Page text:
Founding Editor's Letter
The Future. The Future. The capital F future everyone and their mother is concerned with at all times. To me, she (the future is female!) is a big cloud I can see across my window, somewhere across the Hudson hovering over Jersey, closer to my little stake on Manhattan every time I look out of it. She’s huge, hex color #627177 toned, chaotic monster of a cloud with either acid rain or powdery white snow in store for us. And sometimes, not even the best of the freaking best weather app can tell me what it’s going to be before I leave the door so I know if I need some extra protection that day.
We try to build weather apps to tell us what’s going to happen, exactly when whatever is going to happen will happen, and for exactly how long it will last. We also try to shield ourselves from the future by creating all kinds of umbrellas and raincoats to keep whatever’s coming away, because who wants to get drenched?
I’ve realized that sometimes it is absolutely 200% necessary to get so caught out in the rain that after awhile you give up trying to maintain some semblance of dryness and just have fun basically taking a shower, in the middle of the street, with all your clothes on. It’s coming, some way or the other. If three days ago I managed to grab my umbrella before running out the door and kept my hydrophobic Birkenstocks miraculously dry, the joy from that will only last so long before I somehow get splashed by a too-fast car turning a corner. Perhaps this is the long lost cousin of karma.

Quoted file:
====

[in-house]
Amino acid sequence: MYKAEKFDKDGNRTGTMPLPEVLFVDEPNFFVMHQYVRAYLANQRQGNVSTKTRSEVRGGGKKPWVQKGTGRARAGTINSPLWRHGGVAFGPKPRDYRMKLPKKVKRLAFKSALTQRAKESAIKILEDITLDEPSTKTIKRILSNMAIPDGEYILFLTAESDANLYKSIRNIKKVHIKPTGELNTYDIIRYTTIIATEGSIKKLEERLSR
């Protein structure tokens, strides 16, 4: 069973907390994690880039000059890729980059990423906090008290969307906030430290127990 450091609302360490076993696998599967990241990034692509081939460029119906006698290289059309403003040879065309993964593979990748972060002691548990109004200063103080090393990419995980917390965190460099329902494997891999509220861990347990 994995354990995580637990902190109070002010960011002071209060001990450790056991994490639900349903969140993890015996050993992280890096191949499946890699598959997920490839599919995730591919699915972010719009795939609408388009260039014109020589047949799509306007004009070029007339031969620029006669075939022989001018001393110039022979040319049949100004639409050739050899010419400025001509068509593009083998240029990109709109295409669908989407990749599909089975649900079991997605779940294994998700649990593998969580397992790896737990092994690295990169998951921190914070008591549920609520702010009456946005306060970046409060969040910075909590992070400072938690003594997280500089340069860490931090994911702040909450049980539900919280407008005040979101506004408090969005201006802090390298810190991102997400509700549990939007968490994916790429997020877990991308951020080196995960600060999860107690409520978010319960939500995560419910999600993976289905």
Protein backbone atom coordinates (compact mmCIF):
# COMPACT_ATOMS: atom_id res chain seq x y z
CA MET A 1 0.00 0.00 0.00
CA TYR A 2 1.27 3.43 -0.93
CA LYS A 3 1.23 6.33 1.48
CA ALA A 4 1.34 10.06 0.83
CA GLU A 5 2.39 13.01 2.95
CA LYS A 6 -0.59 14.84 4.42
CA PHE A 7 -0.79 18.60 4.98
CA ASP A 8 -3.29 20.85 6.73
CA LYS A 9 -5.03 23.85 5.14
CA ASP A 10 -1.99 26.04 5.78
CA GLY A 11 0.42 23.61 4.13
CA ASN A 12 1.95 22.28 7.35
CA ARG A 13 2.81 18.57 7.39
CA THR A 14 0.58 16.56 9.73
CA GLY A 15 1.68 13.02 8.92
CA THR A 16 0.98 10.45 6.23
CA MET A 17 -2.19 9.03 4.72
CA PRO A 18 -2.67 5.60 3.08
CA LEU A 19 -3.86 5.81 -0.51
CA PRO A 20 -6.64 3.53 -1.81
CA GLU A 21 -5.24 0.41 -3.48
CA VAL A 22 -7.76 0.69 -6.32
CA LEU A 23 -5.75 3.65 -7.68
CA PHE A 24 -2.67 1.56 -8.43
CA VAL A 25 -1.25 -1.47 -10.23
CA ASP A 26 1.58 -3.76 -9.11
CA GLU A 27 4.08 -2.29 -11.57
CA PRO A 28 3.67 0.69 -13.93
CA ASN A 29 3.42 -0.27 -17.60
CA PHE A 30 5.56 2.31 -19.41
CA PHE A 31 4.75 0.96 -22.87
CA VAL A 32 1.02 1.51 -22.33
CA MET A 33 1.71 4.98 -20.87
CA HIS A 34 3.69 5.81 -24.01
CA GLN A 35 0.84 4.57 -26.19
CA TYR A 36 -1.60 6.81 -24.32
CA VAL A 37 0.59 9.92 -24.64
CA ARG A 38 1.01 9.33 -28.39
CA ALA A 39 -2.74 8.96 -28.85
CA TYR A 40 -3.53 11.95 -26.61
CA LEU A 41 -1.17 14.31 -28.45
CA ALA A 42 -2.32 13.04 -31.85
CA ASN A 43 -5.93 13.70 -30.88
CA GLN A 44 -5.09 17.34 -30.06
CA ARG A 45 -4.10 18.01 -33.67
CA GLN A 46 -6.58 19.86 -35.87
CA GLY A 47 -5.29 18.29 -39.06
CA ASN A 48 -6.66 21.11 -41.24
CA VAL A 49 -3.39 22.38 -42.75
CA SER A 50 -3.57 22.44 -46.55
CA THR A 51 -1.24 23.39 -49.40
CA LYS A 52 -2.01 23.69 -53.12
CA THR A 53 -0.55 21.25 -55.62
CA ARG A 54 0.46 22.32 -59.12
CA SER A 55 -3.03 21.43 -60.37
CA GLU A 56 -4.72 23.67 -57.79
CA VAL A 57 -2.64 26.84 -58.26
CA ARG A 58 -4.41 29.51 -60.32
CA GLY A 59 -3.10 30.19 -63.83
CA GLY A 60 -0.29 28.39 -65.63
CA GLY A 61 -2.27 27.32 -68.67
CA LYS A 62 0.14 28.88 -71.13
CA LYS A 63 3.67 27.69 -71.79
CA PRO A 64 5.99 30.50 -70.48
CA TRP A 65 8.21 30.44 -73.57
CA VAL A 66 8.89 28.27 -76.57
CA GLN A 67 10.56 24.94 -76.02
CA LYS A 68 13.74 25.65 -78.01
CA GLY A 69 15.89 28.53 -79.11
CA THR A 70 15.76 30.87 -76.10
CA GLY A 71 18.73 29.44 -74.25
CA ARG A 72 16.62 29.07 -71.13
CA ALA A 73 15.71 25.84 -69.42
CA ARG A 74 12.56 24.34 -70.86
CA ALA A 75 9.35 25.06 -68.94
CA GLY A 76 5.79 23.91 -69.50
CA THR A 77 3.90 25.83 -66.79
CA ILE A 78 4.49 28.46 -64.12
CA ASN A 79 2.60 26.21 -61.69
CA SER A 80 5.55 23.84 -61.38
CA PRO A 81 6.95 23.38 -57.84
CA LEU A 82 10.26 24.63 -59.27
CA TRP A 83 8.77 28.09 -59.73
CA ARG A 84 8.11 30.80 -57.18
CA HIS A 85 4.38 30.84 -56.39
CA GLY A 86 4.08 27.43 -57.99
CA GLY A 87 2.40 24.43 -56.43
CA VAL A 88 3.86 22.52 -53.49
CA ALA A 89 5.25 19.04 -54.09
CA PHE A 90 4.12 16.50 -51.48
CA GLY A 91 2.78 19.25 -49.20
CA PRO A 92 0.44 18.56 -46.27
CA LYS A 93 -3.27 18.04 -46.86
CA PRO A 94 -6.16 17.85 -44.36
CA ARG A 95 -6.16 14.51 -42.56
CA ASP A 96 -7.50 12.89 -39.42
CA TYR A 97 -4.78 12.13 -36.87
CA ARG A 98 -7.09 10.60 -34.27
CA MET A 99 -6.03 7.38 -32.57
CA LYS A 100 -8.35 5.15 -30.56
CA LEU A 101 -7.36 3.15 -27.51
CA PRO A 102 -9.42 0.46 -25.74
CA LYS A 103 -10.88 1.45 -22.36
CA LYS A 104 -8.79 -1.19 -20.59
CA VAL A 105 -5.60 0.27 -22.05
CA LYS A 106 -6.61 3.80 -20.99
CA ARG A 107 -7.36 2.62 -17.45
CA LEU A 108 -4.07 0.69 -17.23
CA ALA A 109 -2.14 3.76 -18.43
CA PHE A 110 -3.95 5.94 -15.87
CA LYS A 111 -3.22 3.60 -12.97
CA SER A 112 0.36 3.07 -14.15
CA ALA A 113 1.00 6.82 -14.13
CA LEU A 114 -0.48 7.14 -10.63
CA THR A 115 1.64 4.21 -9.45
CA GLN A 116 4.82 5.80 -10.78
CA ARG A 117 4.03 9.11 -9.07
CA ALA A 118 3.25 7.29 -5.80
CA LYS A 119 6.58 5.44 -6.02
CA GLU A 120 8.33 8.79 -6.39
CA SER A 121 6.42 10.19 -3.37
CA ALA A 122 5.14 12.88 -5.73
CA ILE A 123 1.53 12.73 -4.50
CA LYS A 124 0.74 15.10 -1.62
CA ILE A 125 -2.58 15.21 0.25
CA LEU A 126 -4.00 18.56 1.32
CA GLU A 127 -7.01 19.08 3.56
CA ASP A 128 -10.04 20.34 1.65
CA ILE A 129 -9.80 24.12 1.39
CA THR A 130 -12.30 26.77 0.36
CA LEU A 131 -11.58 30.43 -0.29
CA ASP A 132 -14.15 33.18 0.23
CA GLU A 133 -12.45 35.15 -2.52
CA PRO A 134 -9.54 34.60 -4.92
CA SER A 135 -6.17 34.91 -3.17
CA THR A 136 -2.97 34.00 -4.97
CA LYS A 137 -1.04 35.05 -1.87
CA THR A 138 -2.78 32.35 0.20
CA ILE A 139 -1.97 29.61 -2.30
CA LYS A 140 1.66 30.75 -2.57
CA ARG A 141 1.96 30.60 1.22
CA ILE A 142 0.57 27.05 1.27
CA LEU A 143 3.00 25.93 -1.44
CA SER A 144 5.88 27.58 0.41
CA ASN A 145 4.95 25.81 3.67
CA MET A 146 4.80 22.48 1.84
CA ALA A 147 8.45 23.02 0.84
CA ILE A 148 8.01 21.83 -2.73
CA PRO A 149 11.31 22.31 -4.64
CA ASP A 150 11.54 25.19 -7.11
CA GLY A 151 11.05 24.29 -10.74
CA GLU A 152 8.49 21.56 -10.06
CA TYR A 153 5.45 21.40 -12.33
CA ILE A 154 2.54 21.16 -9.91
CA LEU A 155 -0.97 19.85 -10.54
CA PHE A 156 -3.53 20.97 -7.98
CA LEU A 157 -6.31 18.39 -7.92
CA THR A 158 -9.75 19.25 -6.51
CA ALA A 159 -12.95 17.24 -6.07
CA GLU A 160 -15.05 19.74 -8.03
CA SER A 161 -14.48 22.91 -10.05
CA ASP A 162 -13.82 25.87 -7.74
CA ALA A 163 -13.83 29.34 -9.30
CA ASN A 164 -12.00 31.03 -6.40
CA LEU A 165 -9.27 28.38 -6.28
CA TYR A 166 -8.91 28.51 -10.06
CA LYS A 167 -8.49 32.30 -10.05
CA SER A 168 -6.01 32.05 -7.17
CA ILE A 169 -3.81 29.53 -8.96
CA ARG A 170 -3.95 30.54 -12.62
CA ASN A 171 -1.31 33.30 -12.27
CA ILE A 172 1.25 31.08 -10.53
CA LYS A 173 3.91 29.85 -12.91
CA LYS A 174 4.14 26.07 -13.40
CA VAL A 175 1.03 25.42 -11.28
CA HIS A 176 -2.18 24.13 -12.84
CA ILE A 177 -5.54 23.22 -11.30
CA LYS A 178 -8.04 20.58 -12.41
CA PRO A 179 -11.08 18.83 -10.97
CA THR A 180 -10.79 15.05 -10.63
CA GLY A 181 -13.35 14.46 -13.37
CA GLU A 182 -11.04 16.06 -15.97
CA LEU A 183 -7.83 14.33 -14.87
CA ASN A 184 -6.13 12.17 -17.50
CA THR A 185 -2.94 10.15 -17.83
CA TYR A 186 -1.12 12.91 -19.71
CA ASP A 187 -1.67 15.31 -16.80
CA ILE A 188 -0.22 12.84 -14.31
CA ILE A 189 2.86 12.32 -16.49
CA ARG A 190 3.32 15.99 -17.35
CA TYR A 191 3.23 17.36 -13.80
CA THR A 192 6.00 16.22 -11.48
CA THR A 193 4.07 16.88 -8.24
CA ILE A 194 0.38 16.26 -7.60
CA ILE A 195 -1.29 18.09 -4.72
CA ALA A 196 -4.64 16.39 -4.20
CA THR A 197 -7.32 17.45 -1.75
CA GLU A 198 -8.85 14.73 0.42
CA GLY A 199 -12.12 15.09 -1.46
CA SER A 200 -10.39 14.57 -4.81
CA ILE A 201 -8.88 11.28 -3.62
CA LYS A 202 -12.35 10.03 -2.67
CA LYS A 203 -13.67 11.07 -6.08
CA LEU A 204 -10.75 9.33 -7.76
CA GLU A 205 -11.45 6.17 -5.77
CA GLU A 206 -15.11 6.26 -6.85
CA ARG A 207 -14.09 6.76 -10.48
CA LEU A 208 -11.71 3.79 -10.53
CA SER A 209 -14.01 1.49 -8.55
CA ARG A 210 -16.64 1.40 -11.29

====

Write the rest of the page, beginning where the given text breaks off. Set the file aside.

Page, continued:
It will rain, and it will snow, and it will hail. But would you rather fret endlessly about forgetting your raincoat or just accept it, and try to remember for next time? I myself am guilty of perpetually worrying about what’s going to happen next. Whether it’s waiting for a big test to be graded, my report card web page to load, a package to come in the mail, or the classic first semester senior college question, something about the future is most likely stressing me out. And it’s okay. I cannot avoid December 15th, when the college I apply early to will reply back to me. I also cannot avoid getting tests back. It will happen. And instead of worrying, just accept it and deal with it when it happens.
This issue of Retrograde is almost contradictory to everything I just said - it discusses the future, and asks the Pandora’s box of a question of where will we be in five years. As I said in my Retrograde 1. 2 editor’s letter, Retrograde is like a function to deal with the chaos life brings us. In this case, Retrograde 1.4 is taking in the cloud inching across the Hudson right to me, and trying its best to optimize the outcome and just find a way to deal with that nagging concern of the future. I hope flipping through these pages helps that #thefutureisfemale cloud become more aesthetically pleasing and #EDEDED toned for you.